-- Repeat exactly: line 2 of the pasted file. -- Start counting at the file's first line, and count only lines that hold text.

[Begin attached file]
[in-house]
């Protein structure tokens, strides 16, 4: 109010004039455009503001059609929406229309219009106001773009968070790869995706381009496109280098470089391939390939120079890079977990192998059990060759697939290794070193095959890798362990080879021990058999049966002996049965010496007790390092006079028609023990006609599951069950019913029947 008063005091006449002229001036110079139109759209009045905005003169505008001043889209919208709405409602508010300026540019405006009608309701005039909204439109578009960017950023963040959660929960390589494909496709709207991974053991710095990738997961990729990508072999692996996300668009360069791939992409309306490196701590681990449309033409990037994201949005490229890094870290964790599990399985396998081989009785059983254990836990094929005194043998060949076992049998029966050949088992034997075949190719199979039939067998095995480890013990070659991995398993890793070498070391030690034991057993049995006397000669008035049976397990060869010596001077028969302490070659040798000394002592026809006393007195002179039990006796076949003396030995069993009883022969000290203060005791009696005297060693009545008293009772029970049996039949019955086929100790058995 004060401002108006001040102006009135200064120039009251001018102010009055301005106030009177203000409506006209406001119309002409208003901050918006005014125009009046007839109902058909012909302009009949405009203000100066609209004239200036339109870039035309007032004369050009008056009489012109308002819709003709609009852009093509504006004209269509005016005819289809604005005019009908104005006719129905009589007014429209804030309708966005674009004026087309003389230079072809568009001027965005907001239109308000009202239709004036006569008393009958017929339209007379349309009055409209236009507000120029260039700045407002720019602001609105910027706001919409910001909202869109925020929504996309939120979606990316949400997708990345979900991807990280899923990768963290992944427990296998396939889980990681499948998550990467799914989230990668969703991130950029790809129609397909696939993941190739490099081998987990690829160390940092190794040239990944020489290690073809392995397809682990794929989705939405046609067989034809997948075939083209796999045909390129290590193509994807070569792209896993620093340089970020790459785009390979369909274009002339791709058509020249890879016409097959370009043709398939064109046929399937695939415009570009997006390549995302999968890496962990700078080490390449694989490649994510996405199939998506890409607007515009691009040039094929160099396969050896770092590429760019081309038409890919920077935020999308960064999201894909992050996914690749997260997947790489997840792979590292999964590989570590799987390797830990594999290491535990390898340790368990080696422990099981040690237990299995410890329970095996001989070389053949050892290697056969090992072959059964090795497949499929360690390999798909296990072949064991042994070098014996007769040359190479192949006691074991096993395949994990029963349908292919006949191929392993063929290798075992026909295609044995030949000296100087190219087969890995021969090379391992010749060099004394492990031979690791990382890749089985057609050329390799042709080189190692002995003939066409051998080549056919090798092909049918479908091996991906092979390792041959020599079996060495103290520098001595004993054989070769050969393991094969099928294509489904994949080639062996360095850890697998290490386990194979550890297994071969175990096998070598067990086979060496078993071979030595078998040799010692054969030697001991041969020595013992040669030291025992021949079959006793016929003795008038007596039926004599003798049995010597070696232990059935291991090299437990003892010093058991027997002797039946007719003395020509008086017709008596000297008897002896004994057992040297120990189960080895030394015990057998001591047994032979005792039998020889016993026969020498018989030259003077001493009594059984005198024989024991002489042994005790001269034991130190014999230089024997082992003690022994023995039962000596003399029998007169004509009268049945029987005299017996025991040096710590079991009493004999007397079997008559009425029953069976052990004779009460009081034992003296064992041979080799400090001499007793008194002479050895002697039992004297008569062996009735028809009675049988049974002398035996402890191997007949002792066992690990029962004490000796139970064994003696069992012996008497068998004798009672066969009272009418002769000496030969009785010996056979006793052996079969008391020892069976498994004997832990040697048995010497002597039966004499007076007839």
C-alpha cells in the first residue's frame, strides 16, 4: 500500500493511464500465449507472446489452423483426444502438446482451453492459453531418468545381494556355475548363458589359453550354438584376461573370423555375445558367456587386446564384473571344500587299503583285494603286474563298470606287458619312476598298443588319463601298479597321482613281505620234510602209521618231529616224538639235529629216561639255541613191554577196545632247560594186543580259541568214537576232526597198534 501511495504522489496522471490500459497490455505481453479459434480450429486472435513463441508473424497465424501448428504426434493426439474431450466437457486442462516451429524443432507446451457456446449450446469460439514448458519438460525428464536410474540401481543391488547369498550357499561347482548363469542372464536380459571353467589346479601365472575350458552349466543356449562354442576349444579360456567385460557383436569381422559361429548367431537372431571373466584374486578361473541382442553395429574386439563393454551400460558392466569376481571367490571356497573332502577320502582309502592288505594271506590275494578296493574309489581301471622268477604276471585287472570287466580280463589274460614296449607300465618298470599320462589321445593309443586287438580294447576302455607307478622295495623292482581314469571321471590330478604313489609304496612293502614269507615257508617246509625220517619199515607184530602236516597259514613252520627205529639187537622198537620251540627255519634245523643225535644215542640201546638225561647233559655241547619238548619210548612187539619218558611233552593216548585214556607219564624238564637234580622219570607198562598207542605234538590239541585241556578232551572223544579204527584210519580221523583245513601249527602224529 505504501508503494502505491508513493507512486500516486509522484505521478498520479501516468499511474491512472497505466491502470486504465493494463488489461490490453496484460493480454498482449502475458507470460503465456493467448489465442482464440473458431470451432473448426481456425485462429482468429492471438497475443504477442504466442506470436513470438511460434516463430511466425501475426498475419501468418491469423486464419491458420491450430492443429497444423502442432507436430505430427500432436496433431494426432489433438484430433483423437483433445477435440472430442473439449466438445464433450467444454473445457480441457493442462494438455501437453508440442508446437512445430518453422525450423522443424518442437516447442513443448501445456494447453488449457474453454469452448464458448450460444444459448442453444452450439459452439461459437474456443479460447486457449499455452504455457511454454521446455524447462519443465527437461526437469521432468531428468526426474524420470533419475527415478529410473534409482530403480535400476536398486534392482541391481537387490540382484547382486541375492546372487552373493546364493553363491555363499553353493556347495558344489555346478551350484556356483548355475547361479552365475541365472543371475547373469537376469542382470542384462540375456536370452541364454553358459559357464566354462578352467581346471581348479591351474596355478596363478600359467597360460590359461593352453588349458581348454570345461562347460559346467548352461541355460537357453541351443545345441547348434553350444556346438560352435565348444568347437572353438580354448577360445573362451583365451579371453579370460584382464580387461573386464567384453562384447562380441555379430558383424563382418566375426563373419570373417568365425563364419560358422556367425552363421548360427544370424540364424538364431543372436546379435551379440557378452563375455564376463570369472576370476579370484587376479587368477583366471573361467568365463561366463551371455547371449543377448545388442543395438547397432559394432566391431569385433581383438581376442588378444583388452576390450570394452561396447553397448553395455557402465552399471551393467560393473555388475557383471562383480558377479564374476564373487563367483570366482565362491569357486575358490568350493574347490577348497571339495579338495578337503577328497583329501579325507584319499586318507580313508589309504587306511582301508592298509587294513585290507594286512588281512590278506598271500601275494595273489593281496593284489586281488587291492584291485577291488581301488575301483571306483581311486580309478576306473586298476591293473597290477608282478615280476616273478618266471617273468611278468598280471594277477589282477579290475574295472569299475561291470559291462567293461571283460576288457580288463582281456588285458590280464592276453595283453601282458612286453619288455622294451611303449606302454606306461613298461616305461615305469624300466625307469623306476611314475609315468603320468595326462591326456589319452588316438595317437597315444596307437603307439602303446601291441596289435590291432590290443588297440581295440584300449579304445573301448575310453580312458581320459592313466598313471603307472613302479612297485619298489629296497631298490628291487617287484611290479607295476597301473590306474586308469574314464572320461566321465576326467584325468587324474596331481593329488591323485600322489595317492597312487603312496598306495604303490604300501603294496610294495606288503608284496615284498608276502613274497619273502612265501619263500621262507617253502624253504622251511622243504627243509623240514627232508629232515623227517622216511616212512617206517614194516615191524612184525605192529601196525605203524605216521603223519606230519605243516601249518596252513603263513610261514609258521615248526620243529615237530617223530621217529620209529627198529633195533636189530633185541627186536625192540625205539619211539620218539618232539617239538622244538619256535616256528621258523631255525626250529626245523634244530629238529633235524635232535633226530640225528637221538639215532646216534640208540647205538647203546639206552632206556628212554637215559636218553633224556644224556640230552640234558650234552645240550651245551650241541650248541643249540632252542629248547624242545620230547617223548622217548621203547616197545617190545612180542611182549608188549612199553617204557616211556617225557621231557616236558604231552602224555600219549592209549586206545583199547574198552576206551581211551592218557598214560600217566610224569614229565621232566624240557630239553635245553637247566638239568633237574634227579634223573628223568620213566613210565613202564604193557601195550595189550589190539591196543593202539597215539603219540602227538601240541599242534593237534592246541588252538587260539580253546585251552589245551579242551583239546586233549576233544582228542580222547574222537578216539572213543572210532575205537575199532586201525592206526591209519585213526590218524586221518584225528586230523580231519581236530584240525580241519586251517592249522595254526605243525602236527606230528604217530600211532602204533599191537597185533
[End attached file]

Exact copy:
């Protein structure tokens, strides 16, 4: 109010004039455009503001059609929406229309219009106001773009968070790869995706381009496109280098470089391939390939120079890079977990192998059990060759697939290794070193095959890798362990080879021990058999049966002996049965010496007790390092006079028609023990006609599951069950019913029947 008063005091006449002229001036110079139109759209009045905005003169505008001043889209919208709405409602508010300026540019405006009608309701005039909204439109578009960017950023963040959660929960390589494909496709709207991974053991710095990738997961990729990508072999692996996300668009360069791939992409309306490196701590681990449309033409990037994201949005490229890094870290964790599990399985396998081989009785059983254990836990094929005194043998060949076992049998029966050949088992034997075949190719199979039939067998095995480890013990070659991995398993890793070498070391030690034991057993049995006397000669008035049976397990060869010596001077028969302490070659040798000394002592026809006393007195002179039990006796076949003396030995069993009883022969000290203060005791009696005297060693009545008293009772029970049996039949019955086929100790058995 004060401002108006001040102006009135200064120039009251001018102010009055301005106030009177203000409506006209406001119309002409208003901050918006005014125009009046007839109902058909012909302009009949405009203000100066609209004239200036339109870039035309007032004369050009008056009489012109308002819709003709609009852009093509504006004209269509005016005819289809604005005019009908104005006719129905009589007014429209804030309708966005674009004026087309003389230079072809568009001027965005907001239109308000009202239709004036006569008393009958017929339209007379349309009055409209236009507000120029260039700045407002720019602001609105910027706001919409910001909202869109925020929504996309939120979606990316949400997708990345979900991807990280899923990768963290992944427990296998396939889980990681499948998550990467799914989230990668969703991130950029790809129609397909696939993941190739490099081998987990690829160390940092190794040239990944020489290690073809392995397809682990794929989705939405046609067989034809997948075939083209796999045909390129290590193509994807070569792209896993620093340089970020790459785009390979369909274009002339791709058509020249890879016409097959370009043709398939064109046929399937695939415009570009997006390549995302999968890496962990700078080490390449694989490649994510996405199939998506890409607007515009691009040039094929160099396969050896770092590429760019081309038409890919920077935020999308960064999201894909992050996914690749997260997947790489997840792979590292999964590989570590799987390797830990594999290491535990390898340790368990080696422990099981040690237990299995410890329970095996001989070389053949050892290697056969090992072959059964090795497949499929360690390999798909296990072949064991042994070098014996007769040359190479192949006691074991096993395949994990029963349908292919006949191929392993063929290798075992026909295609044995030949000296100087190219087969890995021969090379391992010749060099004394492990031979690791990382890749089985057609050329390799042709080189190692002995003939066409051998080549056919090798092909049918479908091996991906092979390792041959020599079996060495103290520098001595004993054989070769050969393991094969099928294509489904994949080639062996360095850890697998290490386990194979550890297994071969175990096998070598067990086979060496078993071979030595078998040799010692054969030697001991041969020595013992040669030291025992021949079959006793016929003795008038007596039926004599003798049995010597070696232990059935291991090299437990003892010093058991027997002797039946007719003395020509008086017709008596000297008897002896004994057992040297120990189960080895030394015990057998001591047994032979005792039998020889016993026969020498018989030259003077001493009594059984005198024989024991002489042994005790001269034991130190014999230089024997082992003690022994023995039962000596003399029998007169004509009268049945029987005299017996025991040096710590079991009493004999007397079997008559009425029953069976052990004779009460009081034992003296064992041979080799400090001499007793008194002479050895002697039992004297008569062996009735028809009675049988049974002398035996402890191997007949002792066992690990029962004490000796139970064994003696069992012996008497068998004798009672066969009272009418002769000496030969009785010996056979006793052996079969008391020892069976498994004997832990040697048995010497002597039966004499007076007839």